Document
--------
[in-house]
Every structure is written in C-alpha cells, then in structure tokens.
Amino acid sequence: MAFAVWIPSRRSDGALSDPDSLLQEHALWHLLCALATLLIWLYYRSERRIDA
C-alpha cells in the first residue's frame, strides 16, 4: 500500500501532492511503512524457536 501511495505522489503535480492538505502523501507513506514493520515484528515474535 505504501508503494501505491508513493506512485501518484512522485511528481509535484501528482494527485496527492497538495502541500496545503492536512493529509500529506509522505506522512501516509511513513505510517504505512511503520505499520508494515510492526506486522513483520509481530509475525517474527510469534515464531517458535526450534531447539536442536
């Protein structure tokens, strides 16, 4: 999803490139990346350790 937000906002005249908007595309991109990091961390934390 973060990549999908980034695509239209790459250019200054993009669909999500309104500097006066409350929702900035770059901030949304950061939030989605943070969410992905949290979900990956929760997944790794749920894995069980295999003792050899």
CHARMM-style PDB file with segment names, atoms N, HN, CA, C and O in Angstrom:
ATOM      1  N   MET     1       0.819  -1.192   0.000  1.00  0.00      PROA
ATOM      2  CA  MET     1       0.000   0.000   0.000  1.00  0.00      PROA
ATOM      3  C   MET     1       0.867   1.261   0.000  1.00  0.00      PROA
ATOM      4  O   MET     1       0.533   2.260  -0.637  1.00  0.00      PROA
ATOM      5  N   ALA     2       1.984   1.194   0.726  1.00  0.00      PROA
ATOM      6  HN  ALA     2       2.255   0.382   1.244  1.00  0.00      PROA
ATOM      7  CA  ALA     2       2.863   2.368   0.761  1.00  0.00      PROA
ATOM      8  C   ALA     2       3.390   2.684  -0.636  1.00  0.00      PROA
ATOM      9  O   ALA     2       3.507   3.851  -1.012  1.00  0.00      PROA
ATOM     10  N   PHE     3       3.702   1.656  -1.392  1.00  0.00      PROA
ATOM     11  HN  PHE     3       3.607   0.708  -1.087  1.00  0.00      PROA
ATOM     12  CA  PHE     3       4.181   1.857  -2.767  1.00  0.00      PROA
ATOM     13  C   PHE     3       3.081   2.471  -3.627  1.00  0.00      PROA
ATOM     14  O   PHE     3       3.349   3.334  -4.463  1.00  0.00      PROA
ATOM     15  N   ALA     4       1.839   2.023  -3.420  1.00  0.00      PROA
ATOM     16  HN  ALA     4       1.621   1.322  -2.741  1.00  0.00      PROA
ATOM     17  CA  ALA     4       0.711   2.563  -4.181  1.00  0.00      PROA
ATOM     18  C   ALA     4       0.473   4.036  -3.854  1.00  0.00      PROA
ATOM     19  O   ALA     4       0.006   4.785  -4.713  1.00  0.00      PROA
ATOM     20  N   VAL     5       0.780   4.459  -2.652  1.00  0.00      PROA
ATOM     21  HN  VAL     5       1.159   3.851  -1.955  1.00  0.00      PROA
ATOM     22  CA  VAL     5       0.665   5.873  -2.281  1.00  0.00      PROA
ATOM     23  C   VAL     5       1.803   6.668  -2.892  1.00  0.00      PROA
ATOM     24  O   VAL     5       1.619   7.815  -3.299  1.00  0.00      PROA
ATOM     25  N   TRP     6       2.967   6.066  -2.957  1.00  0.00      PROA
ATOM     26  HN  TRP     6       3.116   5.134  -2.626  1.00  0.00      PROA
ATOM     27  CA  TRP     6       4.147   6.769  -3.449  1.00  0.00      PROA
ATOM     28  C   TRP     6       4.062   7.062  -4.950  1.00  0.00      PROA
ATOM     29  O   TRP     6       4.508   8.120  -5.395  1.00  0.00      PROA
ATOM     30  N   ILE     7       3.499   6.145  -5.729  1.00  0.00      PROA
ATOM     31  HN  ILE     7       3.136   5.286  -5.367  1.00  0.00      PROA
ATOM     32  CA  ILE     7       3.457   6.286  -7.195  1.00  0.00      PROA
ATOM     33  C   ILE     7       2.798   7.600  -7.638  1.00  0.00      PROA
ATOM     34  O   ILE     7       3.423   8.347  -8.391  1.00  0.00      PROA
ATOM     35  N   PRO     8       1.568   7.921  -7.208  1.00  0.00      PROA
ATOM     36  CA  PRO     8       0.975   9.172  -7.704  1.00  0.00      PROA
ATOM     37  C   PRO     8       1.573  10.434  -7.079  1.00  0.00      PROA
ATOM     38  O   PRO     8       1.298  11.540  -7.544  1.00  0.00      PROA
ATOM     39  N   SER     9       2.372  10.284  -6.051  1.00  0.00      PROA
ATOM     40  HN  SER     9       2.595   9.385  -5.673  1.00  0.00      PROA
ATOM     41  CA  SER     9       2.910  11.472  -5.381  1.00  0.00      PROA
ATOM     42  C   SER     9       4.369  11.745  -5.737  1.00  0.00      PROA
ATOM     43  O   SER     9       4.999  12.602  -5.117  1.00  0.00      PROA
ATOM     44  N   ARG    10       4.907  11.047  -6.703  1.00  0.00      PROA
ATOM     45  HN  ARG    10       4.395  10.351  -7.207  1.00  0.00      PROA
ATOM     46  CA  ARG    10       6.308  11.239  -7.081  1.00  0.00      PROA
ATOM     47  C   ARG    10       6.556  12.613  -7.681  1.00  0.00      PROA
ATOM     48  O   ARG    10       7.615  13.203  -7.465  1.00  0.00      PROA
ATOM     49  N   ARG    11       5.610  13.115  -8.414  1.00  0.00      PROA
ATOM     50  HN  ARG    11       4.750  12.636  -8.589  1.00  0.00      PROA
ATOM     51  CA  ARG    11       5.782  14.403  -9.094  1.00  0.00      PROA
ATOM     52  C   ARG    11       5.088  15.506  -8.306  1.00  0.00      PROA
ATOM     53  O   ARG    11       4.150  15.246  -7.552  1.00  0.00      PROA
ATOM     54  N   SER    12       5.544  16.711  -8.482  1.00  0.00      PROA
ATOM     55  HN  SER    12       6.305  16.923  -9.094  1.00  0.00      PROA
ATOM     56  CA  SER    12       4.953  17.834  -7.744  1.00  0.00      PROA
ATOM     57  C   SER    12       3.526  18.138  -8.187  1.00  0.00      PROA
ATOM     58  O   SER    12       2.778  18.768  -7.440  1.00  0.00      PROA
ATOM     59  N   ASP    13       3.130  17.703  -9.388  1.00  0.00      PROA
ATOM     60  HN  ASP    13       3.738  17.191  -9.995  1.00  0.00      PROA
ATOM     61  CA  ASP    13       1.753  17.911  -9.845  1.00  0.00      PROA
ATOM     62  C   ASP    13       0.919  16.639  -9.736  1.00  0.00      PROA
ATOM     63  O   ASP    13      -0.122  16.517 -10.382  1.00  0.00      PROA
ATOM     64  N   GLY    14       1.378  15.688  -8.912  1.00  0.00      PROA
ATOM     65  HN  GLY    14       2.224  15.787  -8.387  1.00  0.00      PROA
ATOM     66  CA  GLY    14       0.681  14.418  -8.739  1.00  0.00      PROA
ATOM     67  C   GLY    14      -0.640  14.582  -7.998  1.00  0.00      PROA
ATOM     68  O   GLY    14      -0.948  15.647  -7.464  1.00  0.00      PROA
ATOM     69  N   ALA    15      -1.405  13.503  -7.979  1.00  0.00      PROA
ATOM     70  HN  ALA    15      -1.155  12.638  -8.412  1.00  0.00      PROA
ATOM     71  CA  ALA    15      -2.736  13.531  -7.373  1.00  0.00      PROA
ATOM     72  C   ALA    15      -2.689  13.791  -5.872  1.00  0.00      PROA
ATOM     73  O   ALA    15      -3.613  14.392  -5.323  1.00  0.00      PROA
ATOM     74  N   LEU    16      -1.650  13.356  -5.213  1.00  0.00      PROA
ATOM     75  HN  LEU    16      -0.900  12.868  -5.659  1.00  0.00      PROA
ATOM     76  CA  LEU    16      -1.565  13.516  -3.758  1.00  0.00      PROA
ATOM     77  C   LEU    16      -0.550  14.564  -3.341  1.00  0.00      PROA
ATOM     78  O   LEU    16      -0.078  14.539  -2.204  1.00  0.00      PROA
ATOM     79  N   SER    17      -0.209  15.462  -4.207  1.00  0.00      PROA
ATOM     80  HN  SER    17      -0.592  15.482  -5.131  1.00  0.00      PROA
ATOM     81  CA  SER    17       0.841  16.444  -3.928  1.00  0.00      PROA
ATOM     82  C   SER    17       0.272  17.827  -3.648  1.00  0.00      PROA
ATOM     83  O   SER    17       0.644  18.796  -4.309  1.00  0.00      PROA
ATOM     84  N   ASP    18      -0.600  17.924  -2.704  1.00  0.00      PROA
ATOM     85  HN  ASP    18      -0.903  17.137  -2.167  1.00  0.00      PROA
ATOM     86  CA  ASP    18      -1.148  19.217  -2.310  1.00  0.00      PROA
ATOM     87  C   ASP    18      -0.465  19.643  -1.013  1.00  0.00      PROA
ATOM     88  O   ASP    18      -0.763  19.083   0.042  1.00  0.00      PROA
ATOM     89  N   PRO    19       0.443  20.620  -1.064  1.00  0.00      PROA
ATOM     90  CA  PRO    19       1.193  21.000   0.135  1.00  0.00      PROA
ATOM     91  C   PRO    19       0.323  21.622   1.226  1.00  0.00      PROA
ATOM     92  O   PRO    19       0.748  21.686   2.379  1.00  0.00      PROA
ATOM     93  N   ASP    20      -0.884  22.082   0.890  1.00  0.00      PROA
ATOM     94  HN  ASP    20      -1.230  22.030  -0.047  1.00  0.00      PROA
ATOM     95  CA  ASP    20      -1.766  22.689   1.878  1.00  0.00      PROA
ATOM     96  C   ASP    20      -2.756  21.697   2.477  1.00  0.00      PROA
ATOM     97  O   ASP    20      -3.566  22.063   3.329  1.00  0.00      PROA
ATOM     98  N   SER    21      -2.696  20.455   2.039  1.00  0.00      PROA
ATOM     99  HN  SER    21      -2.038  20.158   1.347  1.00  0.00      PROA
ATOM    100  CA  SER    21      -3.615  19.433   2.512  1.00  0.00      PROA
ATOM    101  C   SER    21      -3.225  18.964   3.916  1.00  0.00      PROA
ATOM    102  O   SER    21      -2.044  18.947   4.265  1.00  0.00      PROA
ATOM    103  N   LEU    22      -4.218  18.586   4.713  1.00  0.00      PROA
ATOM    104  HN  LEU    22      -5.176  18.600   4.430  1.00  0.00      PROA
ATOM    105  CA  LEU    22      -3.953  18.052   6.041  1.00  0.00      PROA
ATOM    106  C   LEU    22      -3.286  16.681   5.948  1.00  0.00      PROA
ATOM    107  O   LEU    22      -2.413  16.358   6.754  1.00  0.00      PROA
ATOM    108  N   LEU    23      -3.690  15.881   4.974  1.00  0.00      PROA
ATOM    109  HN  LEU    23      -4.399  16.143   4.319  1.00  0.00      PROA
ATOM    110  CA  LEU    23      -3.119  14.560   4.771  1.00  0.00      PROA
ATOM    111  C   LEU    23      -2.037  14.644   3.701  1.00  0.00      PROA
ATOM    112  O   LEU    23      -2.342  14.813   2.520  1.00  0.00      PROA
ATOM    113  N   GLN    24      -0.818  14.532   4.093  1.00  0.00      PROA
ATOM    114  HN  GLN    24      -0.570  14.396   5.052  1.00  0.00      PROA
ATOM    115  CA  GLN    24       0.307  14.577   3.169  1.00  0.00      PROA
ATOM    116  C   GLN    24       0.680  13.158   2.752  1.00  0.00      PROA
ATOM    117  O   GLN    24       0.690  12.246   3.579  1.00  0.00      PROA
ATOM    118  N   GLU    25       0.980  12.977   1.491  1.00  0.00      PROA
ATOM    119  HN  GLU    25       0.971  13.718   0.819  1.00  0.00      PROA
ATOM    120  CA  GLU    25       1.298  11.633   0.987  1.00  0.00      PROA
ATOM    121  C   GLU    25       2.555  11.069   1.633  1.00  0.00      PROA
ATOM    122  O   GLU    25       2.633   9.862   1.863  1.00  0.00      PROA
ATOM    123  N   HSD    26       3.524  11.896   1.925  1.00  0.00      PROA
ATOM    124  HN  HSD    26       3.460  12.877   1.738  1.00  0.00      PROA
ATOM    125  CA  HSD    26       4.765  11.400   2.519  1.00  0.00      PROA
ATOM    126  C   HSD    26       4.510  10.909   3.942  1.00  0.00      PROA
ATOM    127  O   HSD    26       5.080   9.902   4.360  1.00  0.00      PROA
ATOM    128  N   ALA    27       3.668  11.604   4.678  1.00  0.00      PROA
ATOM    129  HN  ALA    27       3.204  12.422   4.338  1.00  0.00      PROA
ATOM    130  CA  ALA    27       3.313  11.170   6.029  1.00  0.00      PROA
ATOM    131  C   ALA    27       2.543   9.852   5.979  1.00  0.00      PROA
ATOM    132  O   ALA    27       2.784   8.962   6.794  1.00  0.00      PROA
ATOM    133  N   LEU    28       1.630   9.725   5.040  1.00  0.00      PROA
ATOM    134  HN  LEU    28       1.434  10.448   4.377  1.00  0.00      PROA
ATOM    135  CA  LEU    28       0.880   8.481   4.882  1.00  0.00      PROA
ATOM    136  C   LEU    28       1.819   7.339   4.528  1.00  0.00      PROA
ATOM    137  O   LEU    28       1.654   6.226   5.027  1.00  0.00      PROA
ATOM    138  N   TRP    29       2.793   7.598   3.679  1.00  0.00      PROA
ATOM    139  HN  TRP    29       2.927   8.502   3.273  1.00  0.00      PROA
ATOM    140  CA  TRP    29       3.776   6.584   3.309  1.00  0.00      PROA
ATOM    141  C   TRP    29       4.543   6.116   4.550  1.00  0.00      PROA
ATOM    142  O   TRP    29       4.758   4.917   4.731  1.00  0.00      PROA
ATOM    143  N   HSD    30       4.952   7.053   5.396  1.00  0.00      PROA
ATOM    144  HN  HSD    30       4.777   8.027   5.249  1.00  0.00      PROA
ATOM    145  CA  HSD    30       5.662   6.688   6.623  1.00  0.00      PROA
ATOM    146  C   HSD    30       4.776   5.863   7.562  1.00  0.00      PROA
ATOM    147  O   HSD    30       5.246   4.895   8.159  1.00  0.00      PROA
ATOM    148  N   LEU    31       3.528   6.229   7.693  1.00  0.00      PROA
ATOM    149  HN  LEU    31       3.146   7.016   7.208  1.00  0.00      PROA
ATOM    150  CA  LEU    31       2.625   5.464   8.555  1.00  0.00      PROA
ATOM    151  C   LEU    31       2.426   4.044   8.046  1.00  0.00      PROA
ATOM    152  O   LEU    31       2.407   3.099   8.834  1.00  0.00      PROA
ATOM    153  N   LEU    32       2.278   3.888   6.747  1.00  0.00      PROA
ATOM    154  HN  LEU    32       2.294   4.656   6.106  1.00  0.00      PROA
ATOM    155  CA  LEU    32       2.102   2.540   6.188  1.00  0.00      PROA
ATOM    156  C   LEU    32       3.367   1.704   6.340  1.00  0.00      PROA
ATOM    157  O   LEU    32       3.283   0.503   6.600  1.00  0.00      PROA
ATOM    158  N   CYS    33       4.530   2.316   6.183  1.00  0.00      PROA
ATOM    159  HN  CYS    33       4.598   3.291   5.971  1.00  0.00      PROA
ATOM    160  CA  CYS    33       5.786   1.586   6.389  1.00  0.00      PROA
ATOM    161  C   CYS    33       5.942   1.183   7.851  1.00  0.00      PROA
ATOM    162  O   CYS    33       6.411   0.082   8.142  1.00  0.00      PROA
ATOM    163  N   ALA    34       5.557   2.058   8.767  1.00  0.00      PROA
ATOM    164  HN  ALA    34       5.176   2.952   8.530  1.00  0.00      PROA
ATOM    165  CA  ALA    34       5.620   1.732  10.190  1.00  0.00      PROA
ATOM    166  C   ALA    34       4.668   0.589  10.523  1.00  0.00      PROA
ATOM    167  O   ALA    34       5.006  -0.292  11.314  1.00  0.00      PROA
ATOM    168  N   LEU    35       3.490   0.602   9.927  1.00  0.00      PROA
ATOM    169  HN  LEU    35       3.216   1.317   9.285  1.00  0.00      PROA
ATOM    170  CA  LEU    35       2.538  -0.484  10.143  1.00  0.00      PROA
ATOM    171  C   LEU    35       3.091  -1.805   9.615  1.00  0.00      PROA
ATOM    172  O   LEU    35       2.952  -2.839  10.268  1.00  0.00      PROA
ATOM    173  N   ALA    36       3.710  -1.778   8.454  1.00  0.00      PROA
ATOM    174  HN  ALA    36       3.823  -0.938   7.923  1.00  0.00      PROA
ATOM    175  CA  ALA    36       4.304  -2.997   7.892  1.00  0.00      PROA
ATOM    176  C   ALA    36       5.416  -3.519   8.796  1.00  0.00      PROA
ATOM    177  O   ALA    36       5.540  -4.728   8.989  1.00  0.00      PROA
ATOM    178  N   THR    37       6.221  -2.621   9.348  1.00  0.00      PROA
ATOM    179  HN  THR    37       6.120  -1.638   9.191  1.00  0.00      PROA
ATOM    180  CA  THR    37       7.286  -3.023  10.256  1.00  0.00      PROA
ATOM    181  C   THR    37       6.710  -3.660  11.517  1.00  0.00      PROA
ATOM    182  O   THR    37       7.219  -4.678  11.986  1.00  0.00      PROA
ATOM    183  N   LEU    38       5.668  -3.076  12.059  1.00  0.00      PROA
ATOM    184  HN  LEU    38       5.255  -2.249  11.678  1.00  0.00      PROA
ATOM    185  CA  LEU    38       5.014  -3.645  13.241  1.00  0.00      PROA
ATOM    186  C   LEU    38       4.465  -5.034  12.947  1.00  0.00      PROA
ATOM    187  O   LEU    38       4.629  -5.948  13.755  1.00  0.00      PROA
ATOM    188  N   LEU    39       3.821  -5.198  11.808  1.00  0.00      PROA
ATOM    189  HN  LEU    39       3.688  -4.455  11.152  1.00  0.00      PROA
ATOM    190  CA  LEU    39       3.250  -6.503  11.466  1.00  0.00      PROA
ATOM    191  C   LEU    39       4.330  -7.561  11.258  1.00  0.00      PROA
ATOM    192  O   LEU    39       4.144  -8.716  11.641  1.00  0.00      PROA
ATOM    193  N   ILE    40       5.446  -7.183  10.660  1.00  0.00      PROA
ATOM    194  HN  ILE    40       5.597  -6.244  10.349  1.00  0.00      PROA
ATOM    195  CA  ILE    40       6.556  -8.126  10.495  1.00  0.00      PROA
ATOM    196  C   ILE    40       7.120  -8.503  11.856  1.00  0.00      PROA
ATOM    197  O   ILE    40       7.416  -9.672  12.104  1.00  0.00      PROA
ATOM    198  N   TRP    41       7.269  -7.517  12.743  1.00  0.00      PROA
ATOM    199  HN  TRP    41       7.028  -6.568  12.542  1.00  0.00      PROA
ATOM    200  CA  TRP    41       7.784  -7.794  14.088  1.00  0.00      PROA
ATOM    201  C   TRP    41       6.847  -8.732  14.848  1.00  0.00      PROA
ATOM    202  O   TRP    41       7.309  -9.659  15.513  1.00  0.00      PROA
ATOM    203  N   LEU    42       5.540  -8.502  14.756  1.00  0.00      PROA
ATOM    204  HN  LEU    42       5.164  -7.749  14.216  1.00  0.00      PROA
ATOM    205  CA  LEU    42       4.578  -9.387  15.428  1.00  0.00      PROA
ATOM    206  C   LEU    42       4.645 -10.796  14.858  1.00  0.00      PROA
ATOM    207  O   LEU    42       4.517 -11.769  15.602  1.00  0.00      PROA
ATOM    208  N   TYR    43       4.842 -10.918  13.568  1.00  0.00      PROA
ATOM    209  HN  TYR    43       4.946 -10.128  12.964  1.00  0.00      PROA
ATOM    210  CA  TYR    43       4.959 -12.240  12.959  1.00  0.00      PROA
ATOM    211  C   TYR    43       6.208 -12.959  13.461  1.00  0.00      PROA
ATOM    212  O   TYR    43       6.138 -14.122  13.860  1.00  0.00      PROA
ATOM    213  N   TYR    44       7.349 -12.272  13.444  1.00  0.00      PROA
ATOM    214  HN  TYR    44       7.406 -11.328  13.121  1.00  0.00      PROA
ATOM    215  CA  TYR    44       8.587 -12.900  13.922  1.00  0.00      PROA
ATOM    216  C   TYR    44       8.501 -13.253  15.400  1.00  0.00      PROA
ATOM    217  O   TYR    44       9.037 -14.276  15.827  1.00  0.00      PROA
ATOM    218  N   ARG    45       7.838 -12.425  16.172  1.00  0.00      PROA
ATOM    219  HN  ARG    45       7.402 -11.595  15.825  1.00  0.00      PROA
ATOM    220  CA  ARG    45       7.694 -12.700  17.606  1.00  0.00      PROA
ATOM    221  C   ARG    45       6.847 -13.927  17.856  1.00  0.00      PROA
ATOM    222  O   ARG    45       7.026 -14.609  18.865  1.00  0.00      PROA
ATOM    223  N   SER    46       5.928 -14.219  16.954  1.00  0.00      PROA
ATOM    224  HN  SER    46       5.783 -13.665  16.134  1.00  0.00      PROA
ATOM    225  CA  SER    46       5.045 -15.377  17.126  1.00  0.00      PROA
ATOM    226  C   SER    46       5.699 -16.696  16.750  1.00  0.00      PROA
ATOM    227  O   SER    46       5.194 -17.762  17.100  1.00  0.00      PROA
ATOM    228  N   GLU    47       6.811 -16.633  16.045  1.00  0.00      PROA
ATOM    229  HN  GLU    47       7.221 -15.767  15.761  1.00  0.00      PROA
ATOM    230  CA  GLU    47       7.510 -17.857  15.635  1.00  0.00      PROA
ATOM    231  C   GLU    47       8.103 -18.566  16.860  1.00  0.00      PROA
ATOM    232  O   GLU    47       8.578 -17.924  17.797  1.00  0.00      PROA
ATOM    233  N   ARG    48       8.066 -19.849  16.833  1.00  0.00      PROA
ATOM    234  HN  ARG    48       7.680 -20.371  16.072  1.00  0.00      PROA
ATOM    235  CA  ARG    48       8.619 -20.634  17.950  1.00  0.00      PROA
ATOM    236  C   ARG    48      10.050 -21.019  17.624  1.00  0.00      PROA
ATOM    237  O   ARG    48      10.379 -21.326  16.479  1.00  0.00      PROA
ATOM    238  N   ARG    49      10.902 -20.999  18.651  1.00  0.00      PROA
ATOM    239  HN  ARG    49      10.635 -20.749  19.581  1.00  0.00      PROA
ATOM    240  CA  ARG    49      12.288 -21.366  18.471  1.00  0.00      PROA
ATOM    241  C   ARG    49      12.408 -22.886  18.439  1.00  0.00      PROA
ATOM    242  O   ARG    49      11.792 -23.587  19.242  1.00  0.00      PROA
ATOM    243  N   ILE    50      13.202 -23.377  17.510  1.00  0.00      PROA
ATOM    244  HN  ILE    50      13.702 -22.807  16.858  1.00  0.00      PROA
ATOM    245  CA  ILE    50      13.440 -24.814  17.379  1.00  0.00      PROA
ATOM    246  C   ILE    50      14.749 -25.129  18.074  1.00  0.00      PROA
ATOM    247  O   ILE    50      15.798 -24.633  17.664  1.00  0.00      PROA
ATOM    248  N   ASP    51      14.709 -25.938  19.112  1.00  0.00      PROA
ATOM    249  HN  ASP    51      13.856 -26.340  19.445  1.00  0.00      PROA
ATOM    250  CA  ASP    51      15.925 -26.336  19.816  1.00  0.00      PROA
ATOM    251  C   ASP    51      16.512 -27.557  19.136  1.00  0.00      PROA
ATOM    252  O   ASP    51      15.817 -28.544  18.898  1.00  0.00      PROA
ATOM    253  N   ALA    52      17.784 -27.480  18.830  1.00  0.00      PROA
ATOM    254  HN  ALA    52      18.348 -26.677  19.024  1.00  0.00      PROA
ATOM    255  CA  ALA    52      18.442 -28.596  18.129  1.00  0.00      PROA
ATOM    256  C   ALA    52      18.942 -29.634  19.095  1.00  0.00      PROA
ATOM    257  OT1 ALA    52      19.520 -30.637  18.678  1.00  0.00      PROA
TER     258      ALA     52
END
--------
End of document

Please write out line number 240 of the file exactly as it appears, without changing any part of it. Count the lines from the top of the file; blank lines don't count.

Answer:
ATOM    234  HN  ARG    48       7.680 -20.371  16.072  1.00  0.00      PROA